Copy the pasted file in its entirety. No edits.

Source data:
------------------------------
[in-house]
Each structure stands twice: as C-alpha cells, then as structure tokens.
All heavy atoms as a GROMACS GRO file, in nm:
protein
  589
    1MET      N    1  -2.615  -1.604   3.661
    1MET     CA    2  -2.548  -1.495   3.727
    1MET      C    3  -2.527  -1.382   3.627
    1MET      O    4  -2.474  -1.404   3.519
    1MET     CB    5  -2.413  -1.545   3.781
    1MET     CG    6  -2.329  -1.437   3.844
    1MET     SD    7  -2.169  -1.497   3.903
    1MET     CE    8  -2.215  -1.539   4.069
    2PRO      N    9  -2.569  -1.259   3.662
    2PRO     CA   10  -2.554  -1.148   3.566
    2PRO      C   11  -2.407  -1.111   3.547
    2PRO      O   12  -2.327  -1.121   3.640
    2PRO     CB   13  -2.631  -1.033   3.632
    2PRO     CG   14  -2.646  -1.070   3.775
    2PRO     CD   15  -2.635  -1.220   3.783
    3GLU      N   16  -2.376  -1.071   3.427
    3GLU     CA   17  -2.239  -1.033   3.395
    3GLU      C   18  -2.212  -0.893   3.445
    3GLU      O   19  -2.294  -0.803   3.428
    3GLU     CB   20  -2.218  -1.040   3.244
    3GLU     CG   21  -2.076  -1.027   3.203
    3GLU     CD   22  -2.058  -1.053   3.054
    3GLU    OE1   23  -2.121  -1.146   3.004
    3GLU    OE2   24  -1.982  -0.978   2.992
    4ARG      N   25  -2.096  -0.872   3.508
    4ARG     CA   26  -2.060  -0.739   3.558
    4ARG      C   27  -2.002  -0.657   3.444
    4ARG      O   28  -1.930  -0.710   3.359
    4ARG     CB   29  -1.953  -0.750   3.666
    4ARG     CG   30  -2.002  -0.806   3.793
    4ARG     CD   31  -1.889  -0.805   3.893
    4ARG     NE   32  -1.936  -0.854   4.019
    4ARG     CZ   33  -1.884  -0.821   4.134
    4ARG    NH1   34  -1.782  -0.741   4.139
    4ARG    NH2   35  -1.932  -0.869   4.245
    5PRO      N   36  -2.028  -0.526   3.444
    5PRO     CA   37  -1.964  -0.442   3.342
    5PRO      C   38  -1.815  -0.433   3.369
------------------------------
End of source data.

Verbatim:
[in-house]
Each structure stands twice: as C-alpha cells, then as structure tokens.
All heavy atoms as a GROMACS GRO file, in nm:
protein
  589
    1MET      N    1  -2.615  -1.604   3.661
    1MET     CA    2  -2.548  -1.495   3.727
    1MET      C    3  -2.527  -1.382   3.627
    1MET      O    4  -2.474  -1.404   3.519
    1MET     CB    5  -2.413  -1.545   3.781
    1MET     CG    6  -2.329  -1.437   3.844
    1MET     SD    7  -2.169  -1.497   3.903
    1MET     CE    8  -2.215  -1.539   4.069
    2PRO      N    9  -2.569  -1.259   3.662
    2PRO     CA   10  -2.554  -1.148   3.566
    2PRO      C   11  -2.407  -1.111   3.547
    2PRO      O   12  -2.327  -1.121   3.640
    2PRO     CB   13  -2.631  -1.033   3.632
    2PRO     CG   14  -2.646  -1.070   3.775
    2PRO     CD   15  -2.635  -1.220   3.783
    3GLU      N   16  -2.376  -1.071   3.427
    3GLU     CA   17  -2.239  -1.033   3.395
    3GLU      C   18  -2.212  -0.893   3.445
    3GLU      O   19  -2.294  -0.803   3.428
    3GLU     CB   20  -2.218  -1.040   3.244
    3GLU     CG   21  -2.076  -1.027   3.203
    3GLU     CD   22  -2.058  -1.053   3.054
    3GLU    OE1   23  -2.121  -1.146   3.004
    3GLU    OE2   24  -1.982  -0.978   2.992
    4ARG      N   25  -2.096  -0.872   3.508
    4ARG     CA   26  -2.060  -0.739   3.558
    4ARG      C   27  -2.002  -0.657   3.444
    4ARG      O   28  -1.930  -0.710   3.359
    4ARG     CB   29  -1.953  -0.750   3.666
    4ARG     CG   30  -2.002  -0.806   3.793
    4ARG     CD   31  -1.889  -0.805   3.893
    4ARG     NE   32  -1.936  -0.854   4.019
    4ARG     CZ   33  -1.884  -0.821   4.134
    4ARG    NH1   34  -1.782  -0.741   4.139
    4ARG    NH2   35  -1.932  -0.869   4.245
    5PRO      N   36  -2.028  -0.526   3.444
    5PRO     CA   37  -1.964  -0.442   3.342
    5PRO      C   38  -1.815  -0.433   3.369